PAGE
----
This spring a new tradition has appeared in Odesa. An increasing number of residents go to the shore early in the morning, before dawn, and greet the sunrise. Videos of the “Odesa” sunrises appear on social networks every day. Often spectacular, these videos are accompanied by texts that all contain the same underlying message: “If you can’t change anything, then just enjoy every moment of beauty.”

These days, when the real hot summer is about to begin, those who come to watch the sunrise also swim in the sea. The water is slowly warming up and now it seems to many that the Black Sea water in Odesa and near the city is cleaner than it used to be. The environmental situation has benefited from the fall in the number of ships entering Odesa and neighboring Ukrainian ports.


There are also fewer Russian warships in the Black Sea. More precisely, thanks to Ukrainian naval drones, part of the Russian navy now lies at the bottom of the sea. To evade further attacks, Russia has moved its ships from Crimea to the port of Novorossiysk on the Caucasus coast, and to the Caspian Sea.

The ban on industrial fishing, including fishing from boats, has led to a huge increase in fish and even someone with little experience using a fishing rod can pull in a good catch, which local people are happy to buy.

While Odesa residents are enjoying dawn seascapes, in Melitopol, north of the Azov Sea (694 km southeast of Kyiv) the Russian authorities are tightening their grip on Ukrainian private property.

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Recently, the Russian authorities announced a program to nationalize the private housing of Ukrainian residents who left the occupied territories. Ukrainians who do not want to lose their property must urgently come to Melitopol, Henichesk, and other cities and villages captured by the Russian army to re-register their houses, apartments, and land plots according to Russian law. First, however, they need to apply for a Russian passport.


If the owners of the property do not get Russian documents for themselves and their property, or if bills for water and electricity have not been paid for one year, housing and any other property of Ukrainian citizens will be nationalized and transferred by the occupation administration to new owners. Most likely, these new owners will be immigrants from the Russian Federation.

Most refugees from the occupied territories have already mentally said goodbye to their houses and apartments. But some are determined to maintain their right to property there. To do this, they embark on the risky journey to occupied territory.

According to Russian rules, citizens of Ukraine can only enter the Russian Federation through Moscow’s Sheremetyevo Airport. This means that they must fly from Europe to Istanbul or Dubai and transfer to a Russian airline.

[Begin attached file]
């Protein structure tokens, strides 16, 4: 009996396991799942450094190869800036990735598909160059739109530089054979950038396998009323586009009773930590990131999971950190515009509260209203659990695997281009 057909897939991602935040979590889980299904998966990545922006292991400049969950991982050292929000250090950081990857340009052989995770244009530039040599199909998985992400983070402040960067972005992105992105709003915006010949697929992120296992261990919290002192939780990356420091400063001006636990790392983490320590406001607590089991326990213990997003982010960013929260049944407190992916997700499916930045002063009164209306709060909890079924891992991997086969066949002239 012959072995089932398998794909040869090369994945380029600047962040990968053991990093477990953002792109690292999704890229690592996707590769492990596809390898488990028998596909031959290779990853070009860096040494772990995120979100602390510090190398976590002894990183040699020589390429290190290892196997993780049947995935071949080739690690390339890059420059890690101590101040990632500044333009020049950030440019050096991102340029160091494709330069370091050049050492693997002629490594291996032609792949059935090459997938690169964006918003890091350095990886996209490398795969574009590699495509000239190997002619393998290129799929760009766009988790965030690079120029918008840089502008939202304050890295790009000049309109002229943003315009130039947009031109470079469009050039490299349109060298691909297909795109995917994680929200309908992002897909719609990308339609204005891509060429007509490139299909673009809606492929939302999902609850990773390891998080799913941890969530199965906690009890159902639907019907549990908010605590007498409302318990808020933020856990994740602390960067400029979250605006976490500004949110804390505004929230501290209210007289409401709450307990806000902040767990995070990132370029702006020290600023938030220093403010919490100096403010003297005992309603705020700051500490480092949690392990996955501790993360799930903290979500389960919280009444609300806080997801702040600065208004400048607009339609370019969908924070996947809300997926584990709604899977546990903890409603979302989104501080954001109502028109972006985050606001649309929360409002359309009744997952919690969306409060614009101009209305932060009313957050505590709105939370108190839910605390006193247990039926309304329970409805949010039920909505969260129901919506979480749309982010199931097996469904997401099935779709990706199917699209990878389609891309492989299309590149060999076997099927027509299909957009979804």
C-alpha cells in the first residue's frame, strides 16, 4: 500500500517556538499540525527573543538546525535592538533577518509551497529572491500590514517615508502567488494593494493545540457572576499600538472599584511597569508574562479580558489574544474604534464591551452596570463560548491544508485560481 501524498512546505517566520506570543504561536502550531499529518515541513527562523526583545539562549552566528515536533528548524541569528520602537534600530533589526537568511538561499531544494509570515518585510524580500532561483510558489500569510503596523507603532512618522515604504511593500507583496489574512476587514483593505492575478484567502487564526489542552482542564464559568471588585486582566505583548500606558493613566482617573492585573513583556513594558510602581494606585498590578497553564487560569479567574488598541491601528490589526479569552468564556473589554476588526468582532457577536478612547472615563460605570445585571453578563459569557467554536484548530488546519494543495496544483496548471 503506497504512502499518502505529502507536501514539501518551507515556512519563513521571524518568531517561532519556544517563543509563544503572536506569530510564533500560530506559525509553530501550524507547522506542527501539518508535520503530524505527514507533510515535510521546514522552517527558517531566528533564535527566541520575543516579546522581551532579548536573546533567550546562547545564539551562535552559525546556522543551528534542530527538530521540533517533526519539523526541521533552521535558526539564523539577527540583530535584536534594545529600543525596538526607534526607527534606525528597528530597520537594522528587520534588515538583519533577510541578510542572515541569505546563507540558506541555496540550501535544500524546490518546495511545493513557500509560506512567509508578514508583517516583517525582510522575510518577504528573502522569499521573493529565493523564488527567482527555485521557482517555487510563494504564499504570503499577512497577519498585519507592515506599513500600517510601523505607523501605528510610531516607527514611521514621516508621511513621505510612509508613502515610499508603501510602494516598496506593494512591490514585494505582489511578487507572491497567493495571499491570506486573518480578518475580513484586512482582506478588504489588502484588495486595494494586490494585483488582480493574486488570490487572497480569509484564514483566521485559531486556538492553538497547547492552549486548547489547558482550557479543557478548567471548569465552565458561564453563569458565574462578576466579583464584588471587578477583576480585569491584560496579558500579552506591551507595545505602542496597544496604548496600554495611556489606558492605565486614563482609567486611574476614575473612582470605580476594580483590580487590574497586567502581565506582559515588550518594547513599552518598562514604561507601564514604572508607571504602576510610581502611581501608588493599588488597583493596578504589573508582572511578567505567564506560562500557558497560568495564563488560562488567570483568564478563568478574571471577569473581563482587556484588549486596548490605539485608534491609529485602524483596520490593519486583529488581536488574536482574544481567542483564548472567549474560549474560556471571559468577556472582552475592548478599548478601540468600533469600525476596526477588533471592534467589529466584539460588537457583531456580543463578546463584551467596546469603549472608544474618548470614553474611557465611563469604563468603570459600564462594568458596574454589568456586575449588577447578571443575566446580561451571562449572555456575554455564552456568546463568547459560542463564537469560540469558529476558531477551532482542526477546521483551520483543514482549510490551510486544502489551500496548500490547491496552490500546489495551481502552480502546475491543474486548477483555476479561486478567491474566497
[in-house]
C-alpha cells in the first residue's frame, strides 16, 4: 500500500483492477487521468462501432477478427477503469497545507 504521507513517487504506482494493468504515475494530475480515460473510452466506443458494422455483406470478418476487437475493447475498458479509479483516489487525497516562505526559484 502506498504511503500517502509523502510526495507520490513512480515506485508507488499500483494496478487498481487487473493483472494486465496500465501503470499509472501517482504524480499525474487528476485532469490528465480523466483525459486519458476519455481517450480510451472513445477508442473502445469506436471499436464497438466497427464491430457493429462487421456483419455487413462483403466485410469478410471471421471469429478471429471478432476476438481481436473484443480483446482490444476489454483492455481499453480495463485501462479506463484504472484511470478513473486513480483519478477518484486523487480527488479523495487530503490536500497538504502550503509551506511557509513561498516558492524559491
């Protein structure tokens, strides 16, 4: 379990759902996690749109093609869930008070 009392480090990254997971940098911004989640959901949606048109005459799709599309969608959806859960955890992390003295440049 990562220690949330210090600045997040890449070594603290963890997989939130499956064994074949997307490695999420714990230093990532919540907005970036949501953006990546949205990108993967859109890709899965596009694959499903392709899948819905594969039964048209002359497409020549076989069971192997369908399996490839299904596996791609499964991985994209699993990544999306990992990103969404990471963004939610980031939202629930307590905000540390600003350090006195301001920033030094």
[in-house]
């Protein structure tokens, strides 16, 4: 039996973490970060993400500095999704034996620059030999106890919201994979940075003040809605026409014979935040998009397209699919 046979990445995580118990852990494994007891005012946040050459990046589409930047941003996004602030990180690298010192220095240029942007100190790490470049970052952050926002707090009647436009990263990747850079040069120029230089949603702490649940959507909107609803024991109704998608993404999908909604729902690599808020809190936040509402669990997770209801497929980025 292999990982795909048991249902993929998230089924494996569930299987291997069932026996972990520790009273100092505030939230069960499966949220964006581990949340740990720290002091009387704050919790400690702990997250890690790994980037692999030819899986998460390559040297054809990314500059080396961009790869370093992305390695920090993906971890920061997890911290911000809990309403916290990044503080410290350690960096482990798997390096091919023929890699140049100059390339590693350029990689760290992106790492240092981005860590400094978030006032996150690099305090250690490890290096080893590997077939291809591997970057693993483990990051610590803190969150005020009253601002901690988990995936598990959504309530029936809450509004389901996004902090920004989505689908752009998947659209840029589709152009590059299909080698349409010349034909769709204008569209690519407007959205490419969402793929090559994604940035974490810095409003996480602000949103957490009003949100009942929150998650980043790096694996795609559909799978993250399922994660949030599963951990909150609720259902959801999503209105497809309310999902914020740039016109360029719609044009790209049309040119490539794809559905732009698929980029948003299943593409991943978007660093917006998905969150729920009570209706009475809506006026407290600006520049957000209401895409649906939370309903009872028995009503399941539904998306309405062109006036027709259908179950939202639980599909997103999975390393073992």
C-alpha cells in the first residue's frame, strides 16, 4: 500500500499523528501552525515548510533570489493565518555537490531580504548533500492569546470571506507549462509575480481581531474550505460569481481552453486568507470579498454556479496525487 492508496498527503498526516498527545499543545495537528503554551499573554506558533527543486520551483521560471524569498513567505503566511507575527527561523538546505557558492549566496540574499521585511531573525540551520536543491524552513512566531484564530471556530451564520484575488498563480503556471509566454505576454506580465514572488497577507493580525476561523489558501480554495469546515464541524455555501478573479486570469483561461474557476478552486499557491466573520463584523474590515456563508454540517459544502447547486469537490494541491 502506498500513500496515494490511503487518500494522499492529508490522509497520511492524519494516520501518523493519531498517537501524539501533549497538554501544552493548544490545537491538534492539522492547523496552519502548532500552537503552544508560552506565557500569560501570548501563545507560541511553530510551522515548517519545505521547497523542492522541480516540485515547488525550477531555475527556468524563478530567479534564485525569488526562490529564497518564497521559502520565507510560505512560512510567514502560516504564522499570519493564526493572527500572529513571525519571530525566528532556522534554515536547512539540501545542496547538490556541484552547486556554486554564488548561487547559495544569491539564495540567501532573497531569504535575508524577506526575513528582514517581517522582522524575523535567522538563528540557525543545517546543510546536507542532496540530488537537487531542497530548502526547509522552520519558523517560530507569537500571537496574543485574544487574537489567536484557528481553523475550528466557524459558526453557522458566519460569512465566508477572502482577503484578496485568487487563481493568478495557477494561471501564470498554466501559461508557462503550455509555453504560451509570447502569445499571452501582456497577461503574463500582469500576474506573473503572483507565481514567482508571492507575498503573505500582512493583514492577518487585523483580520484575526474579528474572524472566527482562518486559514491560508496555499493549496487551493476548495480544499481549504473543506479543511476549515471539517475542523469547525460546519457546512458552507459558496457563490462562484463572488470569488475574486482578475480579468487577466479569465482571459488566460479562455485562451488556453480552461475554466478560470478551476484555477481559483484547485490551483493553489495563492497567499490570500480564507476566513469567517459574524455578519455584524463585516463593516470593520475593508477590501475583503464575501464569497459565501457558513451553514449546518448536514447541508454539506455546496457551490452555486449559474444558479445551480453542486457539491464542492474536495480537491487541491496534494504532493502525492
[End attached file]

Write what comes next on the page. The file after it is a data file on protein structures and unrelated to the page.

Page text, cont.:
Even if a Ukrainian citizen manages to get to Sheremetyevo, there is no guarantee that he or she will be allowed into Russia. What is more, even if they pass all the checks and end up on the territory of the Russian Federation, they may not achieve the goal of securing their property.

One former resident of Melitopol, who did not want to give his name, said that at least 50 citizens of Ukraine, residents of currently occupied territories, flew with him on a plane to Sheremetyevo airport. After long interrogations and checks, only two were allowed into Russia, including him.


He reached Melitopol and immediately went to apply for a Russian passport which he received a week and a half later. However, the occupation administration then refused to issue documents for his apartment.

It turned out that the entire building in which his apartment is located had already been “nationalized” and earmarked for future migrants from Kazakhstan, Belarus, and the Russian Federation itself.

The Russian government has made Melitopol the capital of “its” Zaporizhzhia region and the city’s population is now over 150,000 – slightly larger than before the war when it was estimated to be just under 149,000.

The Russian authorities, together with the Russian Ministry of Foreign Affairs and the Ministry of Internal Affairs has launched the “Zaporizhzhia Virgin Lands resettlement program” through which families are lured to the occupied territory with the promise of high salaries and good social conditions.

Meanwhile in Kyiv, another beautiful viewing point has appeared thanks to the completion of a pedestrian bridge. Constructed using steel from the now-destroyed Azovstal plant, the bridge is a monument to the plant, its workforce, and the men and women who died defending it.


From this bridge, there is a very beautiful view of the Obolon district of Kyiv on the right bank of Dnipro. Closer to autumn, when the days become shorter, people who want to watch the dawn will also come here. For now, this is impossible because in Kyiv, unlike in Odesa, dawn comes before the curfew ends.

The views expressed in this opinion article are the author’s and not necessarily those of Kyiv Post. 

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